Bushmasters fire rockets amid fanfare
Stars and Stripes March 22, 2008
BOAR 1 TRAINING AREA, South Korea — Pfc. Michael Rivera didn’t have much of a view from the driver’s seat of the Multiple Launch Rocket System vehicle Thursday, but the show couldn’t start without him.
Rivera and his crewmates from the Battery B “Bushmasters” of 6th Battalion, 37th Field Artillery, 2nd Infantry Division drove out into the hills of Rocket Valley on Gyeonggi Province’s northeastern border Wednesday, while a throng of spectators watched from a bridge about a mile from the firing point.
A general watched for the first “ripper” training rocket to fly; nearby one of the many invited soldiers’ wives covered her child’s stroller to keep out the dust.
Meanwhile, men who appeared to be wearing the same dark, Secret Service-looking suits circled the mayor of Dongducheon.
None of that was visible from inside the vehicle, where Rivera checked the air vents, cabin pressure and gauges.
It’s a fairly new line of work for Rivera, who reclassified his specialty after working with communications in a signal company.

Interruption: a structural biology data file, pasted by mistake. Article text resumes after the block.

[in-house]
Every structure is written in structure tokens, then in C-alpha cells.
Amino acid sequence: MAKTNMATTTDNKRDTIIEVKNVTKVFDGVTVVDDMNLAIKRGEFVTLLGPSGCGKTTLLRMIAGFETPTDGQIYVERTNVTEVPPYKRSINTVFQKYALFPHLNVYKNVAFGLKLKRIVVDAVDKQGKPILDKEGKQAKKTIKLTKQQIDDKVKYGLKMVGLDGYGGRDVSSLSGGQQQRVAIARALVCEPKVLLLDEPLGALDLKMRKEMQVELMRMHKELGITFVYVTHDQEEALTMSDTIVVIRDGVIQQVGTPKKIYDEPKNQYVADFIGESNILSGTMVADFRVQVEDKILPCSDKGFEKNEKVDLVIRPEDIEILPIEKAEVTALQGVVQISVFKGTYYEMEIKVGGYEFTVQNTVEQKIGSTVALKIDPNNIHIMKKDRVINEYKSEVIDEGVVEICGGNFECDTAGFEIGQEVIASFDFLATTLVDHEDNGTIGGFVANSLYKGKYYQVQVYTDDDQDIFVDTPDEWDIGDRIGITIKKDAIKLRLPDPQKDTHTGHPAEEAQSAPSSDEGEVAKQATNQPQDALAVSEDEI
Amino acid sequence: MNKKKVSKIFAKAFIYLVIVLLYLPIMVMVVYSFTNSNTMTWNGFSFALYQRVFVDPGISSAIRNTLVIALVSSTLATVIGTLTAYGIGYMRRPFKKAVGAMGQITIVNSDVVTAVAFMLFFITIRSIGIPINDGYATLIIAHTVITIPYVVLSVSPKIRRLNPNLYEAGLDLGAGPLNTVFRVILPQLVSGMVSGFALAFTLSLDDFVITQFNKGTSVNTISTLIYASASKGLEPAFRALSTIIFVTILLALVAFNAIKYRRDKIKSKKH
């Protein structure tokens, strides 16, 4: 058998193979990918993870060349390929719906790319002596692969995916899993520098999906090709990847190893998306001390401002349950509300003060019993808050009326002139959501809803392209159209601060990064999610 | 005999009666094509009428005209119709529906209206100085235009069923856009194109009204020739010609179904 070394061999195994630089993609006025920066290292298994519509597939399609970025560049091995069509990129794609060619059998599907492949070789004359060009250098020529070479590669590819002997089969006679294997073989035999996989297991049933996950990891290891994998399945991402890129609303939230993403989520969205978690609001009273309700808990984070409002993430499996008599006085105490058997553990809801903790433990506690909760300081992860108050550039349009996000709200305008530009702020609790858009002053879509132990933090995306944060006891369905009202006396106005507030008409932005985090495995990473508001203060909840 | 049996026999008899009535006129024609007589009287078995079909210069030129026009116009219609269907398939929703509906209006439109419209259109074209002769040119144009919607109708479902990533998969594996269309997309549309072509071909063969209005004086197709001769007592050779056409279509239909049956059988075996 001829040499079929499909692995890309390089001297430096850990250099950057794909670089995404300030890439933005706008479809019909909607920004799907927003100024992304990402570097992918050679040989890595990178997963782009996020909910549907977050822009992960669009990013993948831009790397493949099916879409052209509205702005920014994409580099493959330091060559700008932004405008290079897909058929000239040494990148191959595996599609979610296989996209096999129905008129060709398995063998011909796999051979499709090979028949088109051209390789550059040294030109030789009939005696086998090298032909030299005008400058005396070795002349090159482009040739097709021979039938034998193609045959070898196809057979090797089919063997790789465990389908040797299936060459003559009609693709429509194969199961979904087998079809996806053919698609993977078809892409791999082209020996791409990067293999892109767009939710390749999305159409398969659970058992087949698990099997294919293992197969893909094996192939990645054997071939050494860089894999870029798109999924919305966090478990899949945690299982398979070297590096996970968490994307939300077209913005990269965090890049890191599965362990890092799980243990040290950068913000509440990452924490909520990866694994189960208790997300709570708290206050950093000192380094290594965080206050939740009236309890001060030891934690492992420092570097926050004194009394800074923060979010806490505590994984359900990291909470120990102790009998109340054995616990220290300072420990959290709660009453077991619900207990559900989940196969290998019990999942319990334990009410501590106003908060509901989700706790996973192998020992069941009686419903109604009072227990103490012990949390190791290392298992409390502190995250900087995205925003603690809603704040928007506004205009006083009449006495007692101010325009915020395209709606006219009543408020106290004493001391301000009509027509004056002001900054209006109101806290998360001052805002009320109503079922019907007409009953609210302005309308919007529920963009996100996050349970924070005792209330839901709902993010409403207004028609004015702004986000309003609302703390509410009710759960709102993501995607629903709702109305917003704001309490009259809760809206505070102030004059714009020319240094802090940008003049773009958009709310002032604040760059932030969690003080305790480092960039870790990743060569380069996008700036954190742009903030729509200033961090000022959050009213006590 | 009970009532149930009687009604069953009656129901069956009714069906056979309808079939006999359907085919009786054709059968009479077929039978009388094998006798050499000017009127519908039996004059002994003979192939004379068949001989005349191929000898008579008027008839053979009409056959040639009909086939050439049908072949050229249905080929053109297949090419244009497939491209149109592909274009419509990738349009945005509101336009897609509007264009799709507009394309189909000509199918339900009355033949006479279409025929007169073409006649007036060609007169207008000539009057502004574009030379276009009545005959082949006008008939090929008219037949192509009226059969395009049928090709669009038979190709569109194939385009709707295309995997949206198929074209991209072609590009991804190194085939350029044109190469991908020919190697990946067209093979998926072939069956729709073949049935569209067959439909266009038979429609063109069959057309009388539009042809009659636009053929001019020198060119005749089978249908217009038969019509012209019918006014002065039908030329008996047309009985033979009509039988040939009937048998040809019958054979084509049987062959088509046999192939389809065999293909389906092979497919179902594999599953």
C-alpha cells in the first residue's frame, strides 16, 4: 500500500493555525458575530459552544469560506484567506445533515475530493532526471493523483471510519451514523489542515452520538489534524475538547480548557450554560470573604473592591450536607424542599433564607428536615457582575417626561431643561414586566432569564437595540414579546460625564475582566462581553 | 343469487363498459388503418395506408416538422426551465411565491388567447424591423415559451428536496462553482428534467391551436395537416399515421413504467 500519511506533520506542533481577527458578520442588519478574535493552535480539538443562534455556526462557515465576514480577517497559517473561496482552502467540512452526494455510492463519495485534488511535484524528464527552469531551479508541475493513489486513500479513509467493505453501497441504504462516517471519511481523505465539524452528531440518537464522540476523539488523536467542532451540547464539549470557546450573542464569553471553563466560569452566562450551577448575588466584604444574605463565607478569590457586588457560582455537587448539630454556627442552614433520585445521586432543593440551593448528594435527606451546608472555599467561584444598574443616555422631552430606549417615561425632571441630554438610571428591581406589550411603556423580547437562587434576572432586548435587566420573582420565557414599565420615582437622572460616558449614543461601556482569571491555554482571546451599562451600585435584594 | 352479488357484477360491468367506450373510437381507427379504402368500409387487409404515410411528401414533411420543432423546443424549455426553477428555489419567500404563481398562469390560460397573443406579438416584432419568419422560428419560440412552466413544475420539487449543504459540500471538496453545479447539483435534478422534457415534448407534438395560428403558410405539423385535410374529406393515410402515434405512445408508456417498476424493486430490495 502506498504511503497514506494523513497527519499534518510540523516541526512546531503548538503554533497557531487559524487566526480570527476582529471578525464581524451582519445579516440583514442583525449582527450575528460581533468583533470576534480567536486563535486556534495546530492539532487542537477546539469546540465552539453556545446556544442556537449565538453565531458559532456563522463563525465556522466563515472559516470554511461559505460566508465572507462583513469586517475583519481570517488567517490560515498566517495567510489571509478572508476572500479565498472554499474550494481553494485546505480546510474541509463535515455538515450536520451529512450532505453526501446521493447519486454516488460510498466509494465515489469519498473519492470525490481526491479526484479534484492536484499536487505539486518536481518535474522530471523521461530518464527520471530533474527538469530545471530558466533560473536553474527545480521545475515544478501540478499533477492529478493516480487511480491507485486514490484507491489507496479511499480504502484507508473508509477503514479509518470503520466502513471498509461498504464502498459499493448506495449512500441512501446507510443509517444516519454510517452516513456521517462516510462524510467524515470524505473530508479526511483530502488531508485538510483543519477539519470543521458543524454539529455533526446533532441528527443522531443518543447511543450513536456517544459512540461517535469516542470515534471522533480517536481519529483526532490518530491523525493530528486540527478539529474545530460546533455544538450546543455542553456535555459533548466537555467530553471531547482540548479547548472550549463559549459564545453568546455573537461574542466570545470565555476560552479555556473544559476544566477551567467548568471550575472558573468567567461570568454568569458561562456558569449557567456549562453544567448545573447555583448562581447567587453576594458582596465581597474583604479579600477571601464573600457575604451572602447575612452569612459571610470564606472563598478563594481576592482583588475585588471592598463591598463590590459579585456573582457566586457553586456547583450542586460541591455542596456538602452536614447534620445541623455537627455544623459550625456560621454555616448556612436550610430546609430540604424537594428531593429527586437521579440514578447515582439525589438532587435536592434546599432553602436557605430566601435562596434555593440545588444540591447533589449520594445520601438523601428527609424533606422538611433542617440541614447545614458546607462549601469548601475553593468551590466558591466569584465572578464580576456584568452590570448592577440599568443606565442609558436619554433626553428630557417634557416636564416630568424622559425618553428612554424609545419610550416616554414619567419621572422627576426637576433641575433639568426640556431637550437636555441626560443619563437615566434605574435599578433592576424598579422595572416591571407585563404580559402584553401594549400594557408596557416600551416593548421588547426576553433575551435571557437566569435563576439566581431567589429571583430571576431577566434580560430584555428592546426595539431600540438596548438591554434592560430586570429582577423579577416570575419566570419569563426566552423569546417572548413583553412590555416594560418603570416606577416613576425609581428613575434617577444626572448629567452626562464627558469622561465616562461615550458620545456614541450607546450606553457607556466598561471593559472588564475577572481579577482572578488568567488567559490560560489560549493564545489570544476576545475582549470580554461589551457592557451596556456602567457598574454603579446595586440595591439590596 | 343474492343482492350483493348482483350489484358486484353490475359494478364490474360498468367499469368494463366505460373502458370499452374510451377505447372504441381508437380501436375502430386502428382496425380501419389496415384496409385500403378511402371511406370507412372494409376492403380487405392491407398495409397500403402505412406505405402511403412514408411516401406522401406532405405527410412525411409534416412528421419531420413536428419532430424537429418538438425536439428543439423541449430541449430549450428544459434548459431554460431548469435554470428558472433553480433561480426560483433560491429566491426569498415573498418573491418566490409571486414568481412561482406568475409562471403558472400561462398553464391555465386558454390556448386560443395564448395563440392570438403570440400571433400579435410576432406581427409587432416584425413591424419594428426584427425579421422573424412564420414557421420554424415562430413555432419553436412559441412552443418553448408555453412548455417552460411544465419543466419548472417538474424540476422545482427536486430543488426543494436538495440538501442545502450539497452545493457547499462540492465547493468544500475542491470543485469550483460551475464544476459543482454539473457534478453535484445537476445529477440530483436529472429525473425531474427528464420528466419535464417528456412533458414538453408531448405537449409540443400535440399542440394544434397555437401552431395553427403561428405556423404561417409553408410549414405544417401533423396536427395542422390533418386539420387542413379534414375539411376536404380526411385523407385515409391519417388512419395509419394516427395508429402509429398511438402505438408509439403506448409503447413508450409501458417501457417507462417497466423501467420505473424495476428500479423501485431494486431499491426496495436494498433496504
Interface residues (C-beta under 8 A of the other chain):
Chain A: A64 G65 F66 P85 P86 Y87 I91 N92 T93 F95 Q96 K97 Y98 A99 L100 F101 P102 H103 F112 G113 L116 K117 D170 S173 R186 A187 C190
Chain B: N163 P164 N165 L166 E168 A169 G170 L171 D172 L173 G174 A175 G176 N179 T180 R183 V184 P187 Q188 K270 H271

“I thought this sounded pretty cool, so I took it. It’s fun,” said Rivera, of Fayetteville, N.C.
As Rivera made his checks, fire direction center personnel in a tent on the range relayed firing coordinates from its higher headquarters to the three-man vehicle crew.
The launcher module let out a hydraulic whine as it rose from the back of the massive, tracked vehicle.
Cpl. Paul Thompson, the crew chief, checked to make sure the module was oriented correctly.
What happened next is a matter of perspective.
Anyone standing next to the launcher would say it felt like the earth just tried to swallow them.
But from a distance, there wasn’t much sound — only a flare of light and a smoke trail streaming through the mountains.
Seconds later, however, the crack and percussion of the speeding rocket filled the valley.
Six crews were tapped to fire Thursday. When each crew fired three rockets successfully, it qualified them and the fire direction center for 180 days.
The battalion will continue qualifying its crews and conducting other field training for about another week. They just won’t have any more tour buses to greet them.
“I know that they know their jobs,” said the Bushmasters’ 1st Sgt. Kirk Hamlin of Hampton, Va. “What I want to see is them focus on doing their job as if no one came out to see them.”